I think native speakers of the same language can generally develop a good ear for variations in language and achieve passable mimicry of a specific person without an explicit analysis, but that's very hard to teach.
However, I've always found that in all creative endeavors some deliberate analysis makes the identifications of patterns so much easier and therefore easier to imitate correctly. Look for the patterns that reveal an author or creator to be a product of their time and culture, and also what sets them apart.
For example, if you wanted to write music like Bach, it would be good to understand the basics of Baroque music theory, including the limitations of the instruments at the time, the musical scales predominantly used, and the typical rhythms you might hear. Then you would need to know that he is a master of counterpoint, using two contrasting melodies that also harmonize with each other. If you wanted to paint like van Gogh, you should have a basic understanding of Impressionist painting (using distinct brushstrokes or patches of color in combination to evoke an image, in contrast to blending to make the strokes disappear into the realism of the image; accurate depictions of light and color at different times of day was often emphasized), but also know that he painted rapidly, with wet-on-wet, thickly textured, often long brushstrokes of bold color, not blending the colors so much as juxtaposing them to create the vibrant effects he achieved.
Start by looking for technical analyses that have already been written:
Some people have already done this work for you! Reading critical and technical analyses of that writer can be incredibly helpful, if they exist. You are more likely to find these as academic studies of poetry, rhetoric (analysis of famous speeches, particularly), and works considered to be "classics" or masterpieces than you are for very recent authors.
If this intrigues you but you're not having luck with your own author specifically, you can do some digging to identify similar authors and try to find analyses of their work. If you strike out there, too, you can look for technical analyses of any author in the same genre or even the genre itself and see what people have to say about them. This will give you a baseline of related works for comparison and contrast, and it will make your writing and also imitation that much stronger. But that's a lot of work that won't get you all the way to where you want to be. You ultimately need to have or do a study of your selected author.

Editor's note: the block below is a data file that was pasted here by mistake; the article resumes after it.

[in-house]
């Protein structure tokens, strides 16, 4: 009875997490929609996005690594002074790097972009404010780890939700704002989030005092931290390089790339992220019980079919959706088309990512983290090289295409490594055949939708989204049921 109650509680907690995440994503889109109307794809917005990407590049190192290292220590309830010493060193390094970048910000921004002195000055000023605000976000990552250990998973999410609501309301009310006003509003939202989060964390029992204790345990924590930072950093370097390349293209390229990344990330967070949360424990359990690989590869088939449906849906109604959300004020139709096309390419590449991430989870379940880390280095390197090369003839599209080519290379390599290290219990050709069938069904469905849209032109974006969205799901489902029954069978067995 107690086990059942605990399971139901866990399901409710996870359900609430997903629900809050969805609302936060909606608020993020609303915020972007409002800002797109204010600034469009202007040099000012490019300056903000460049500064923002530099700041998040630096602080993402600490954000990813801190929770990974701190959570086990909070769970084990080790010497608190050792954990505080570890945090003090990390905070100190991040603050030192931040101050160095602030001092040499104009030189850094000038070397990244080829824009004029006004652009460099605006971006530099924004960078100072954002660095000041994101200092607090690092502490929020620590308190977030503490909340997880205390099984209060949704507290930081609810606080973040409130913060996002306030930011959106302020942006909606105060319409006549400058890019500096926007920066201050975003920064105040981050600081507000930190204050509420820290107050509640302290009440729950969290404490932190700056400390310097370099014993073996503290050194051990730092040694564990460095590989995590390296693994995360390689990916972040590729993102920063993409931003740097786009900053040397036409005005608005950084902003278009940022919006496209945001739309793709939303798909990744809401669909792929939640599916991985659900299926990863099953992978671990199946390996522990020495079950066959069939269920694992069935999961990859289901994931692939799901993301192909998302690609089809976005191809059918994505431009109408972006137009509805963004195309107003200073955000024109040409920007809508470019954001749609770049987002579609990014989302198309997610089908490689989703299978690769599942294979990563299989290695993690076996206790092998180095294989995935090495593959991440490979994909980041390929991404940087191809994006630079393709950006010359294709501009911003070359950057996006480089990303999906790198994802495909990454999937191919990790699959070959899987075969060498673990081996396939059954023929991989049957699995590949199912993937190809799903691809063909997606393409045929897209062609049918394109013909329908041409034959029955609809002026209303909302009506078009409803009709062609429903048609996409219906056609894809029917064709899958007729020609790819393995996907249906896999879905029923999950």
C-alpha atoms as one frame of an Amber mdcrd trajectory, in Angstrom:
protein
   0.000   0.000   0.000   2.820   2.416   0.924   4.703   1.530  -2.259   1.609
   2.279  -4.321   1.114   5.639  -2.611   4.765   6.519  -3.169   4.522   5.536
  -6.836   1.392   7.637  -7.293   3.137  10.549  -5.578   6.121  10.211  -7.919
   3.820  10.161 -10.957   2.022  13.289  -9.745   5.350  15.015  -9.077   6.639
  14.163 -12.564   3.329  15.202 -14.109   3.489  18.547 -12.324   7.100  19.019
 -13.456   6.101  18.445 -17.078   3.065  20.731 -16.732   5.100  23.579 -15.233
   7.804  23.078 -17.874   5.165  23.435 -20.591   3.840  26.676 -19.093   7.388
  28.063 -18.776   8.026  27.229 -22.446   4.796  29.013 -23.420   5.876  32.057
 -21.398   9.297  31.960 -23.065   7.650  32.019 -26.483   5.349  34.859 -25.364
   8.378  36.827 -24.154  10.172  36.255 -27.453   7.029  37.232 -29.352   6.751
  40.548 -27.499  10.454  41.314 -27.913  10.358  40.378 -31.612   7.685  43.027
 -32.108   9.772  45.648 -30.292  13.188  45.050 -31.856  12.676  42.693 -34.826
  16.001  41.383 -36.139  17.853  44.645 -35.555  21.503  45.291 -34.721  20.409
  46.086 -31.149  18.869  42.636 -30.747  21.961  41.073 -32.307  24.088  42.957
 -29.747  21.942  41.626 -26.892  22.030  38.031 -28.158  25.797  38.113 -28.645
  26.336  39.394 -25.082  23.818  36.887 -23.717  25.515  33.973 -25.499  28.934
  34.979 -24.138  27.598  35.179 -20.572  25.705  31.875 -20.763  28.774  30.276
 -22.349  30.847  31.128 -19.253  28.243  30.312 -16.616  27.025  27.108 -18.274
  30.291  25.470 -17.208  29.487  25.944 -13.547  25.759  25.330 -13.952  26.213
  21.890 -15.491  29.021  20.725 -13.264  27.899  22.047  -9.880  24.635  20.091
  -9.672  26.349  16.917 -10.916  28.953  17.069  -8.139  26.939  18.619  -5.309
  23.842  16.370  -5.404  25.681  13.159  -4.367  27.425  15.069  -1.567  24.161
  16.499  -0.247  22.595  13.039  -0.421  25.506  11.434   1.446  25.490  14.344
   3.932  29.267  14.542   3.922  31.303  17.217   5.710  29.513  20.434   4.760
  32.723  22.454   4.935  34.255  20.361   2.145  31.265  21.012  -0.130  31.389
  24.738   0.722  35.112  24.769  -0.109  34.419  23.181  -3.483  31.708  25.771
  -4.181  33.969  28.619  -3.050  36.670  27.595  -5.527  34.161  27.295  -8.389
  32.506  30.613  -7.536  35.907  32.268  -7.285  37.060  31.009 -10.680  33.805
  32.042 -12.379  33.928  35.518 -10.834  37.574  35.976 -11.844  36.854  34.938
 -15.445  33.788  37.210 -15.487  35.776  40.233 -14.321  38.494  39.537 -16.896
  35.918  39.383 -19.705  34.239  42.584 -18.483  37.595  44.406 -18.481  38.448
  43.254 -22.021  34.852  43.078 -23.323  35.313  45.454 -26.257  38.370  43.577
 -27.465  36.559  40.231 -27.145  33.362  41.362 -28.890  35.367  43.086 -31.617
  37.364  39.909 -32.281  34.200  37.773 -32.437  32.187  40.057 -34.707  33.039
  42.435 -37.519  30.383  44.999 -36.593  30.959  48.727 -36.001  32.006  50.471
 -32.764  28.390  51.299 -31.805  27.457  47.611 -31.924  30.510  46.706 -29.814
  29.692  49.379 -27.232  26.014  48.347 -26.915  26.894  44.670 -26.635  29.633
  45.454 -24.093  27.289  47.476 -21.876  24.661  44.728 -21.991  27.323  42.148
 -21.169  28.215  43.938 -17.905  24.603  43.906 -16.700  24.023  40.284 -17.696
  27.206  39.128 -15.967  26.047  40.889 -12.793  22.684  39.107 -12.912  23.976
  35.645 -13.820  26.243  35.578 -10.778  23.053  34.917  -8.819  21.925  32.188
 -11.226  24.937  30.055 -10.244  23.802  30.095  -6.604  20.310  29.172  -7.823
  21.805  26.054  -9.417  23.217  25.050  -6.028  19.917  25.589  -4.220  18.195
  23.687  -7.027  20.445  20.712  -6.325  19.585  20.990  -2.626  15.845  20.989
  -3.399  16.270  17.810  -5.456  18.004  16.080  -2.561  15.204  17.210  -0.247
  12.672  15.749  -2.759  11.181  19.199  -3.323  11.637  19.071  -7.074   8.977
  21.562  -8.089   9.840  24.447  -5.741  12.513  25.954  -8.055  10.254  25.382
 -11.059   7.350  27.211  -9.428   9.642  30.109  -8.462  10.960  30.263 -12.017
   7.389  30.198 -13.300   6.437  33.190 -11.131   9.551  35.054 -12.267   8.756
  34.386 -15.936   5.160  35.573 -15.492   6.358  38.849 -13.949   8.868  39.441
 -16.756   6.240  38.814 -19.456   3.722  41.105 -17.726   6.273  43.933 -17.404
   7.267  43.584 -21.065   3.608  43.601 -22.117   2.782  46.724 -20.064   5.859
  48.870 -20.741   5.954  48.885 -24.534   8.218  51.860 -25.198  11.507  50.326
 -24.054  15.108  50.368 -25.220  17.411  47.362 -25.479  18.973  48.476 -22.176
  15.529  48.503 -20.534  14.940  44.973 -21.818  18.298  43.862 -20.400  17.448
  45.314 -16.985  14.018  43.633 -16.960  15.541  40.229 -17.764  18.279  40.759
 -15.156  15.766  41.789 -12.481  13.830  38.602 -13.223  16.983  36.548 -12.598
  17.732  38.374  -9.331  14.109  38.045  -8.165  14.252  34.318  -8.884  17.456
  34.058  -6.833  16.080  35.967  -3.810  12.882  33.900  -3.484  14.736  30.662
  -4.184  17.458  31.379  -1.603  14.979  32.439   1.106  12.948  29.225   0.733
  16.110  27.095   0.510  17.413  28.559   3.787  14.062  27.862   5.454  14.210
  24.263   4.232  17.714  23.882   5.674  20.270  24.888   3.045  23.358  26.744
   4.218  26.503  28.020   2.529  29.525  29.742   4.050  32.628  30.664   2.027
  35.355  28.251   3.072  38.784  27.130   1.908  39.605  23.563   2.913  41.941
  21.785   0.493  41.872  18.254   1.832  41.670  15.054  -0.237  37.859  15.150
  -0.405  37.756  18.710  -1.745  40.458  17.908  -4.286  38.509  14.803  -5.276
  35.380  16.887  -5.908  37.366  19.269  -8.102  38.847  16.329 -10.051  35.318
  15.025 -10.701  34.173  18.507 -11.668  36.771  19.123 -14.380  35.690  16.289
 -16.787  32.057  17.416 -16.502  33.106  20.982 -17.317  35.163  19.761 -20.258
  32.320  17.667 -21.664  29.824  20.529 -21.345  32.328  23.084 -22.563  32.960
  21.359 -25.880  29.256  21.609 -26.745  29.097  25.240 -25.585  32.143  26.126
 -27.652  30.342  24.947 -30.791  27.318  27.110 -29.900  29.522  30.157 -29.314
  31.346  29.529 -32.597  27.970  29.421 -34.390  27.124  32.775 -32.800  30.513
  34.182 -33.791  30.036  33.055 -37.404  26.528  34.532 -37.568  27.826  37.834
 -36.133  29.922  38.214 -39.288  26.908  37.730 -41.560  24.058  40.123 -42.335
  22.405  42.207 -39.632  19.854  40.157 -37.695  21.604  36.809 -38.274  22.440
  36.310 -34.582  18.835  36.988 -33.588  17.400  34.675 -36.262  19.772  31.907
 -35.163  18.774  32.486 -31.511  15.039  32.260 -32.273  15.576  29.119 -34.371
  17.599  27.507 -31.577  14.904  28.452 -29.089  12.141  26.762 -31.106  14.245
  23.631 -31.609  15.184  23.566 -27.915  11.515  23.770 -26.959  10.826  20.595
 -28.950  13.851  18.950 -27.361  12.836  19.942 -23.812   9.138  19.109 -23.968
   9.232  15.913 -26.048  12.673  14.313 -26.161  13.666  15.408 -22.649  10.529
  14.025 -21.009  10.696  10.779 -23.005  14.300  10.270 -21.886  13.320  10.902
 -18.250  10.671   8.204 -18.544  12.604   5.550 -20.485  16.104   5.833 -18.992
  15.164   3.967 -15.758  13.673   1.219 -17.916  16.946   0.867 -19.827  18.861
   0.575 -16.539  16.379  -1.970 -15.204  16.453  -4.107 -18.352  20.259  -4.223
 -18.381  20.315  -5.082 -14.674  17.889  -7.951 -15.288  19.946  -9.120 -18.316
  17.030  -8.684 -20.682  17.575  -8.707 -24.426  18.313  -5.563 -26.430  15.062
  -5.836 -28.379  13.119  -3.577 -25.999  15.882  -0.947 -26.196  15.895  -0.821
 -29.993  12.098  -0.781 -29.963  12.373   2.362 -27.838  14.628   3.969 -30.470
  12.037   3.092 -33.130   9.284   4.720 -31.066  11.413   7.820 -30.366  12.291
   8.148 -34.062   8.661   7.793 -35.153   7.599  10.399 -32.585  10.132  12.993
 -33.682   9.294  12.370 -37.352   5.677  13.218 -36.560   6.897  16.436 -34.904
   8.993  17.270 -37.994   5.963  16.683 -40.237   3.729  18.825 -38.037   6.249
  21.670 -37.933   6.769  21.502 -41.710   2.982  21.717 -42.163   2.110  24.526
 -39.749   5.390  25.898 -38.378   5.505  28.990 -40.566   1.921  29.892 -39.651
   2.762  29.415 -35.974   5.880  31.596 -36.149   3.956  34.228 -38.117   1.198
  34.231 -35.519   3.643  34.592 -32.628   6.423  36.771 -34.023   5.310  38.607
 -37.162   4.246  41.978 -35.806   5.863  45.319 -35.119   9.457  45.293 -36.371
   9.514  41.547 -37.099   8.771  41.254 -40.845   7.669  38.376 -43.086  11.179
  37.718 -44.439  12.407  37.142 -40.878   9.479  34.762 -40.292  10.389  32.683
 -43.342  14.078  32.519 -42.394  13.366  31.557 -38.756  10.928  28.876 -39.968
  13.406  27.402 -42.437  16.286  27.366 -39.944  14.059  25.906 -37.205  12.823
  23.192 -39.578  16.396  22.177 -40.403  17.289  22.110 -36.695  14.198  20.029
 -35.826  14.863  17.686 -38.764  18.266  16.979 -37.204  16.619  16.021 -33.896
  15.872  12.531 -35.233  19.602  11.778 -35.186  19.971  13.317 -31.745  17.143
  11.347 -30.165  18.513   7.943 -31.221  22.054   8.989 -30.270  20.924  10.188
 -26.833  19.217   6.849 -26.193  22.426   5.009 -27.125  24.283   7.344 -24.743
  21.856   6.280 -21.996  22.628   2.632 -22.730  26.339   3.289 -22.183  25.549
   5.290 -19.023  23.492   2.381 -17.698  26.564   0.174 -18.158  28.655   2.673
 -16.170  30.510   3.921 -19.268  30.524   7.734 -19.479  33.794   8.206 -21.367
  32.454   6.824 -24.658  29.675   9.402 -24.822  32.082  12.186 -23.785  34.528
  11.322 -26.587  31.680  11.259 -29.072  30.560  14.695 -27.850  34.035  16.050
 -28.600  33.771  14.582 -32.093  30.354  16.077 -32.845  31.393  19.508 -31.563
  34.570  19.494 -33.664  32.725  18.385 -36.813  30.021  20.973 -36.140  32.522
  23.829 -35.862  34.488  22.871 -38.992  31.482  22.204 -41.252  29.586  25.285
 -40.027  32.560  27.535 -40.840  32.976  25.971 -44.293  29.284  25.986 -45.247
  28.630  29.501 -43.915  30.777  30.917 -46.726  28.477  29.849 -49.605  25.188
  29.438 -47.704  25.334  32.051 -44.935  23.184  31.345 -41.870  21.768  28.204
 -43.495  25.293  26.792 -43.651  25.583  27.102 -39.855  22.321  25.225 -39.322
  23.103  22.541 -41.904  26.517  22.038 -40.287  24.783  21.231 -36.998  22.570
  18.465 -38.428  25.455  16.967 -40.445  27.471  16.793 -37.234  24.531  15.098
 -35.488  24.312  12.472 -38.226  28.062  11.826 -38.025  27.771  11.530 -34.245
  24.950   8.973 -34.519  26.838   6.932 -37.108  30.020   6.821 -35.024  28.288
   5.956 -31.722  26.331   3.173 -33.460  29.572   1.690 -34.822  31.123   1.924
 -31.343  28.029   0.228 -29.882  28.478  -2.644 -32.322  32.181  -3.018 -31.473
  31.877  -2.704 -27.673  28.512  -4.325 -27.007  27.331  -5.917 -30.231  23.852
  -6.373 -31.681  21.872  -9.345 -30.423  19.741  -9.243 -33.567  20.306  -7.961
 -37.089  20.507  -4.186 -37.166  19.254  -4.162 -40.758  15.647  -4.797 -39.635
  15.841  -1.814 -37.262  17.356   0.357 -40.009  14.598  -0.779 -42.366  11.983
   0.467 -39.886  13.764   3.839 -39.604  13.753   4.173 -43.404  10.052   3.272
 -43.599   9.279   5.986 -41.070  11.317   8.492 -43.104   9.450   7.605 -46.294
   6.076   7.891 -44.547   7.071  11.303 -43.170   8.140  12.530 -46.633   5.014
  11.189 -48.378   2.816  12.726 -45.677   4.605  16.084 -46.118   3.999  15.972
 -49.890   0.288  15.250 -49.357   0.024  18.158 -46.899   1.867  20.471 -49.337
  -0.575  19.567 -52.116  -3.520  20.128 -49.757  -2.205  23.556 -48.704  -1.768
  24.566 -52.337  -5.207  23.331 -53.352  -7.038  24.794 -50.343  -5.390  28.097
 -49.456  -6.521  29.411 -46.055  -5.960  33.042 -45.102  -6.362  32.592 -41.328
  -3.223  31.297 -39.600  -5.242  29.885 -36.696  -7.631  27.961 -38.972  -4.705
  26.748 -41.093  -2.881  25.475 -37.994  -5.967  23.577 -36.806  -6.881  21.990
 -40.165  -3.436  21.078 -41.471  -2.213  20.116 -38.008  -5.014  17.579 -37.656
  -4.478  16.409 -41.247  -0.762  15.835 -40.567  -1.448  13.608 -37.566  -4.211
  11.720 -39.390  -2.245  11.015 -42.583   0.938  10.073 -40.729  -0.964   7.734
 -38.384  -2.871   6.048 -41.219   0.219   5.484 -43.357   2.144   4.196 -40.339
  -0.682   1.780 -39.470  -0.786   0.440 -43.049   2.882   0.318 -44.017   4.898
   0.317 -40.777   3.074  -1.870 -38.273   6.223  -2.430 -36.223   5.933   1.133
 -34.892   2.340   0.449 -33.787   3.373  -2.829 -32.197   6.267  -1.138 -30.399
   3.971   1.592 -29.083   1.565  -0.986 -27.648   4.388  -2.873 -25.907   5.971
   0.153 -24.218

Do your own analysis:
A more efficient approach, especially if you are already familiar with some aspects of analysis and can't find much on your author, is just to do your own. I'd argue that it would be best to do this AND study someone else's analysis, because it will help you internalize those differences, catch things you might have missed, and make sure you are accounting for details the author of the previous study didn't report on.
Read widely in the author's oeuvre, and consider reading some books by other authors for contrast. All the while, keep coming back to a list of questions about their styles, and note what stands out (including things that aren't on the list!). This worksheet list is a very good starting point: Analyzing the author's craft/style. Another thing to look out for, not mentioned in that list, is unusual repetition of certain words or phrases within a work (Kurt Vonnegut and Toni Morrison do this for different effects).
Some analyses can get much more data-driven, including identifying where verbs tend to fall in the sentence structure (especially in languages where the syntax doesn't strictly dictate word order), and how many words per sentence/sentences per paragraph/letters per word/words per chapter the author prefers. This is more helpful for tasks like identifying or authenticating the author of an unsigned work than for your purposes, but it might help you identify differences in pacing. (or if you were trying to be so authentic as to convince people that it could be real you would want to consider it).
Try writing a passage-- a paragraph or chapter-- that has a very similar structure but perhaps different subject to one that you find exemplifies the author's style. If it's a tense scene from a thriller, cast different characters and give them a different goal. Then go back to your notes about the author and see if they apply to your passage. If not, what needs to change? If the humor doesn't seem right, maybe do a deeper analysis of the types of humor or jokes they write. If the scene drags, see if your author conveys information with fewer sentences, or pushes the tempo with short words.